The elbow shaped conduit 14 is likewise releasably sealed to the gasket 10 with the interior surface 20 of the gasket 10 residing in direct, fluid tight contact with the outer surface 30 of the annular end 32 of the elbow shaped conduit connector 14. The connector 14, at its end 32, is equipped with a fustrum shaped nose 34 at its end extremity, and an overhanging bearing ledge 36 longitudinally displaced therefrom. When inserting the relatively large diameter end 32 of the elbow conduit 14 into the gasket 10, the fustrum shaped nose 34 flexes the sleeve like tubular wall 16 of the gasket 10 radially outward to facilitate insertion of the end 32 of the elbow conduit 14 therein. The interior surface 20 of the sleeve 16 closes against the outer surface 30 of the end 32 as the nose 34 passes until the bearing ledge 36 resides in contact with the collar 26. In this position, depicted in FIG. 1, a fluid tight sealed engagement exists between the inner wall 20 of the gasket 10 and the outer wall 30 of the end 32 of the elbow conduit 14, and between the collar 26 and the oil cap 12.
When the gasket 10 is to accomodate a conduit connector of smaller diameter than that of the outer surface 30 of the elbow 14, the sleeve 16 is folded in upon itself to the collapsed position depicted in FIG. 4. The gasket 10 thereby assumes a donut or toroidal shape. The effective interior diameter of the gakset 10 is reduced by twice the wall thickness of the sleeve 16, since the sleeve 16 has been folded back upon itself throughout its diameter. In the folded position of the sleeve 16, illustrated in FIG. 4, the lip 22 resides within the recess 24. This interlock prevents the lip 22 from unseating from the recess 24 despite longitudinal stress exerted thereon. If stress is exerted upward, in FIG. 4, as by forcing a cylindrical connector into the gasket 10 from beneath, the lip 22 will not move appreciatably out of the recess 24, since the sleeve 16 will resist the stretching effect exerted upon it. If the gasket 10 is formed of rubber, this resistance is elastic, and despite any slight momentary longitudinal shifting of the lip 22, a removal of forces exerted thereon will allow the sleeve 16 to contract so that the lip 22 again seats in the recess 24.
If stresses are exerted in the other direction, downward in FIG. 4, the lip 22 bears in longitudinal abutment against the recess 24. This abutment prevents the lip 22 from unseating from the recess 24 when a cylindrical connector is entrapped within the gasket 10. This is because the lip 22 can be unseated from the recess 24 only when it is deflected radially inwardly so that it no longer resides in abutment in the recess 24. This cannot occur when a conduit is snugly encompassed within the gasket 10 in fluid tight sealing engagement therewith. With a conduit in such a disposition, fluid sealing engagement is formed at the portion of the surface 20 of the sleeve 16 that faces inwardly when the gasket 10 is collapsed to the donut configuration depicted in FIG. 4.
The gasket 10 is constructed of rubber or other flexible, resilient, elastic material. In construction, the thickness of the wall 16 is chosen to accomodate the particular diameter of the smaller conduit to be received by the gasket 10, while the diameter of the inner surface 20 is chosen to accomodate the diameter of the larger conduit to be received therein. The gasket 10 is utilized in its extended form, as depicted in FIG. 2 to receive a conduit of larger diameter, and is collapsed into the state depicted in FIG. 4 to receive a conduit of smaller diameter.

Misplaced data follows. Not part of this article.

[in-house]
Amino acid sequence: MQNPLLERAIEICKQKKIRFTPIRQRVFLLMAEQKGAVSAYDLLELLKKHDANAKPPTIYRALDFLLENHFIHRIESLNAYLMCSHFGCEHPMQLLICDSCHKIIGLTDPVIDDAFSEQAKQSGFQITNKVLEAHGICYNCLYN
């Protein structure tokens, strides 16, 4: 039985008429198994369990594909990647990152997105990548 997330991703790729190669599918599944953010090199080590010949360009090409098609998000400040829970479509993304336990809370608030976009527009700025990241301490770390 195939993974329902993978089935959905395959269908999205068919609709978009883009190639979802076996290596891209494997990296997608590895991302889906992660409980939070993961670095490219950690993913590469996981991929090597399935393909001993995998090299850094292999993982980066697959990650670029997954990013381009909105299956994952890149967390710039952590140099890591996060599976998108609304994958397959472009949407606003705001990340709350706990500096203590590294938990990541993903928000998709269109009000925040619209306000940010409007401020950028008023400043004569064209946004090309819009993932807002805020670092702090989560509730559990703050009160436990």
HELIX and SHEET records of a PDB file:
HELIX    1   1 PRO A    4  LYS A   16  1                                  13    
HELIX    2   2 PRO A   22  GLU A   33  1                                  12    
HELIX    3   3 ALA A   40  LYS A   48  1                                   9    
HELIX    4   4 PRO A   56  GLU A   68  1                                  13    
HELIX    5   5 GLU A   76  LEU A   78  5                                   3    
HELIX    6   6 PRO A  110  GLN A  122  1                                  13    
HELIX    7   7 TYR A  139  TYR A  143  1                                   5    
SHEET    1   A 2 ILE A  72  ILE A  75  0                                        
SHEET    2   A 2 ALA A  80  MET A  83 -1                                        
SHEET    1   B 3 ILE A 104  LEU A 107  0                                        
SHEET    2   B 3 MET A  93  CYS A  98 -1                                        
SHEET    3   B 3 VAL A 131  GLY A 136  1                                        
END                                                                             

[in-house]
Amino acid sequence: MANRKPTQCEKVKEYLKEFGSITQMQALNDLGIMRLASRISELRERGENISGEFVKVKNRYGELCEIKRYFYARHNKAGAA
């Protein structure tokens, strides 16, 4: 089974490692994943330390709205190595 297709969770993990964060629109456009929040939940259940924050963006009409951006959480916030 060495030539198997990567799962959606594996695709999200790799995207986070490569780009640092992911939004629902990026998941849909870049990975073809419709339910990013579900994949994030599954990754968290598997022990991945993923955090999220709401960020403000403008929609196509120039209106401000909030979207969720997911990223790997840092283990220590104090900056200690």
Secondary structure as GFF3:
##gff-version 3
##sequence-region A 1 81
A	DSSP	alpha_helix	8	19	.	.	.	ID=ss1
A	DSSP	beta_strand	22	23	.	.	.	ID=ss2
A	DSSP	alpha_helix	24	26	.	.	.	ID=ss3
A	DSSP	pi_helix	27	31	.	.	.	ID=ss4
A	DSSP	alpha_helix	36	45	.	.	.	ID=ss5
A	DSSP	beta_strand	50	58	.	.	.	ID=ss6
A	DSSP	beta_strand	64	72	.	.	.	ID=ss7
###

One suitable gasket constructed according to the present invention has a diameter at the interior surface 20 of 0.710 inches and a wall thickness of the sleeve 16 of 0.070 inches. The lip 22 protrudes from the wall 20 a distance of 0.035 inches, while the diameter across the recess 24 is 0.780 inches. The maximum outside diameter of the collar 26 is 1.20 inches while the diameter across the collar at the channel between shoulders 28 is 1.02 inches. The recess 24 extends axially along the wall 20 a distance of about 0.070 inches, while the lip 22 extends axially along the wall 20 a distance of 0.060 inches. The length of the sleeve 16 below the collar 26 is 0.340 inches, while the overall axial length of the collar 10 is 0.670 inches.
It should be understood that numerous modifications and variations to the grommet 10 can be made without departing from the scope of the invention. Innumerable alternative dimensional choices of construction of gasket 10 exist as do a wide variety of material choices. Accordingly, neither the form of construction, nor the manner of utilization depicted in the drawings should be construed as limiting to the scope of the invention. Rather, the invention is defined in the claims appended hereto.
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|U.S. Classification||16/2.2, 123/557, 285/140.1, 174/153.00G, 285/151.1|
|International Classification||F16L37/00, F16L41/08, F16J15/02|
|Cooperative Classification||F16J15/025, F16L41/088, Y10T16/063, F16L37/008|
|European Classification||F16L41/08E, F16J15/02B2B2, F16L37/00K|
|Mar 21, 1985||AS||Assignment|
Owner name: MR. GASKET COMPANY AN OH CORP
Free format text: ASSIGNMENT OF ASSIGNORS INTEREST.;ASSIGNOR:ORION INDUSTRIES, INC., A DE CORP;REEL/FRAME:004381/0127
Effective date: 19841024
|Apr 8, 1985||AS||Assignment|
Owner name: NATIONAL CITY BANK 1900 EAST NINTH STREET, CLEVEL
Free format text: ASSIGNMENT OF ASSIGNORS INTEREST.;ASSIGNOR:MR. GASKET COMPANY AN OH CORP;REEL/FRAME:004388/0067
Effective date: 19841220
|Aug 27, 1986||AS||Assignment|
Owner name: MR. GASKET COMPANY, 8700 BROOKPARK ROAD, CLEVELAND
Free format text: ASSIGNOR HEREBY RELEASE SECURITY INTEREST IN SAID PATENTS RECORDED AT REEL 4388, FRAME 0067, ON APRIL 8, 1985.;ASSIGNOR:NATIONAL CITY BANK;REEL/FRAME:004633/0843
Effective date: 19860529
Owner name: MR. GASKET COMPANY, AN OHIO CORP., OHIO
Free format text: ASSIGNOR HEREBY RELEASE SECURITY INTEREST IN SAID PATENTS RECORDED AT REEL 4388, FRAME 0067, ON APRIL 8, 1985;ASSIGNOR:NATIONAL CITY BANK;REEL/FRAME:004633/0843
Effective date: 19860529
|Sep 8, 1992||DC||Disclaimer filed|
Effective date: 19890329